I finally moved to Chicago in late August and for 2 and a half months I was in full job search mode. Most of the time. I never before knew how difficult it was for me to stay motivated on a single task. I had one purpose: find a job. But I felt completely unable to control that outcome. Though energy was much more frenetic than it had been in Kansas City and there were times of euphoria (an informational interview with the director of an advocacy group who had a position that was PERFECT for me and promised an interview; three interviews with one organization; completing my side project: running a marathon), there were also times of despair (the promised interview never happened despite my best attempts to seek follow through; the third interview was a complete nightmare; after the marathon I still didn’t have a job… or a marathon to train for).
In desperation I agreed to work for a friend’s friend’s Halloween store, which had me standing on a street corner dressed as a Smurf for a couple of late-October weeks. It was during this time that I received a second interview (the first had been two months prior, and I hadn’t been chosen for a second at that time) with Inspiration Corporation, a north-side non-profit specializing in job skills, a culinary training program, and services for the homeless. Though I’d initially applied for one position, that had been filled by someone internally, which led to my rejection. After a few weeks passed, another employee (who had the position I have now) decided to leave the agency, as did the person who received the job for which I initially applied and was rejected.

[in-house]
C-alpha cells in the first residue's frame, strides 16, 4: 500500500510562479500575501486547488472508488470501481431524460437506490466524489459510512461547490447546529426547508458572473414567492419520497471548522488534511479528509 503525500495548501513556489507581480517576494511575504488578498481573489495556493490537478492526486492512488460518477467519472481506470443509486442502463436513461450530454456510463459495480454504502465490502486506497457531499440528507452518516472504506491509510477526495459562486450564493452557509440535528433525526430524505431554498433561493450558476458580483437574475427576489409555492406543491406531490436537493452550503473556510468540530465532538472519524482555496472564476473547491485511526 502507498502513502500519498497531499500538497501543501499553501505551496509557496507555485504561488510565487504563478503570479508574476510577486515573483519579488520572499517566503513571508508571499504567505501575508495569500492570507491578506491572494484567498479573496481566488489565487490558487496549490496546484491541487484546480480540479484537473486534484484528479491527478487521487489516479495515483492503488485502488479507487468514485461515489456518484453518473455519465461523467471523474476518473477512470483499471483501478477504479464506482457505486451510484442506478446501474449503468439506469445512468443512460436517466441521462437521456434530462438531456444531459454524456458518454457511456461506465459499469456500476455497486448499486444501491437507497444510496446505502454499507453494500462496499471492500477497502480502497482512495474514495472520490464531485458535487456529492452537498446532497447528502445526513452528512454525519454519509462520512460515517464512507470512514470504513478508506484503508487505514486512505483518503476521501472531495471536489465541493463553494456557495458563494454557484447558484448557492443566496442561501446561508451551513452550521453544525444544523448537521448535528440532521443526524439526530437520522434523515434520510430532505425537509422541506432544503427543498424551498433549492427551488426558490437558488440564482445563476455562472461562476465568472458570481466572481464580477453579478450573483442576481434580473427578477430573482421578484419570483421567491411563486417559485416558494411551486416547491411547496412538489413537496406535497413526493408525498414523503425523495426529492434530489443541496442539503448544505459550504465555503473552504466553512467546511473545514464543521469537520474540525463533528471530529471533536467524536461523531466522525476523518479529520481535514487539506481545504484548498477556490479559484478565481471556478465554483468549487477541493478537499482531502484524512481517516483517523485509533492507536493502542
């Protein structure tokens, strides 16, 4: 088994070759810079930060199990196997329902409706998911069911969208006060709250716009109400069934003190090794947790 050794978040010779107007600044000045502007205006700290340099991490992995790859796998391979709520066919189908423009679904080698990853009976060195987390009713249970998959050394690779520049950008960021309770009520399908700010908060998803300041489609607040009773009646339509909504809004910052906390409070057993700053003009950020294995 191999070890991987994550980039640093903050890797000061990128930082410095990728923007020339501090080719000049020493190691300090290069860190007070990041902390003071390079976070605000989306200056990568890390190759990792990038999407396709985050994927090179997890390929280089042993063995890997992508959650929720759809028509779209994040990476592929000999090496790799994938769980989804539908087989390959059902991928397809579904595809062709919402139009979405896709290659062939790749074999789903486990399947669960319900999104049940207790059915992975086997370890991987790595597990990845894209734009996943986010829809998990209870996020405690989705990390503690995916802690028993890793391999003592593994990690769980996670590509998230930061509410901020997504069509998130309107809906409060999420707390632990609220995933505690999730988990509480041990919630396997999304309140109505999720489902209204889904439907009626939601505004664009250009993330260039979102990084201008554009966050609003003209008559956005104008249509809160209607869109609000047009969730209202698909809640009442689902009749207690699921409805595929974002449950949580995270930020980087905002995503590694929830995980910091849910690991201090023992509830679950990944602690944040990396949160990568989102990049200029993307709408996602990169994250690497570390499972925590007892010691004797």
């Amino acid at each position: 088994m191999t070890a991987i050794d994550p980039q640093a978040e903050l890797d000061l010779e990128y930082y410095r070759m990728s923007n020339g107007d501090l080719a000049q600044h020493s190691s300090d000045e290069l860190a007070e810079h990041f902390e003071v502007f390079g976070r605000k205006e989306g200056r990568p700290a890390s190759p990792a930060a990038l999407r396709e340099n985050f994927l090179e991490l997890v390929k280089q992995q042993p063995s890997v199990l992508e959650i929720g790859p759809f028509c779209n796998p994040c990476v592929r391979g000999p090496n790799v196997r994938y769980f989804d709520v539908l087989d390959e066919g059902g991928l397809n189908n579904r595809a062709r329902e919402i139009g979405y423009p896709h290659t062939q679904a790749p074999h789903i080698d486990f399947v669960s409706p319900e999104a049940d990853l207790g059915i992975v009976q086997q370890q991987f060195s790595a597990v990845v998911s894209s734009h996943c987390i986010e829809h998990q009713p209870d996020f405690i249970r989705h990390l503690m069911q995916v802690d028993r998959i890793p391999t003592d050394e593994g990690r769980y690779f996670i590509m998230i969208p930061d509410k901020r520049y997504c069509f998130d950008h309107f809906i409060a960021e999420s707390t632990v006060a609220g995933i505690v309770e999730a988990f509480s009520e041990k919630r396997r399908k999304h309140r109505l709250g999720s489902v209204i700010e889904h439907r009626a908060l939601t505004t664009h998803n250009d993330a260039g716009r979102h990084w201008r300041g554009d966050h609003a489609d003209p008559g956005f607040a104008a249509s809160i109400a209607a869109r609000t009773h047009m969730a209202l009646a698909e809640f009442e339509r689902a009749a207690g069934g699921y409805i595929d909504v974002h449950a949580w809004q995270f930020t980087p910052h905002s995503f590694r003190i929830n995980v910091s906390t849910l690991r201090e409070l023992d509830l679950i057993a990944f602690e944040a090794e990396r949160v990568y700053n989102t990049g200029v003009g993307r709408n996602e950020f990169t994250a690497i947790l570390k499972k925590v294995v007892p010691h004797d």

This time I got the job, which I’ve now held for six months.
As a Career Specialist, I meet with 4-6 people every day, each of whom are either homeless or at risk of homelessness, to discuss their lives and provide support, advice, and guidance on their job search or quest for further training. Though it’s work I’ve done in the past (and doesn’t require my MSW or have a strong focus on policy or advocacy), I’m passionate about the mission of the agency and appreciative of the structure and initiatives it has taken to impact homelessness in Chicago. Inspiration has a stellar reputation and I work with the most passionate people I could dream of to deliver services to some of the most talented and underappreciated citizens of Chicago.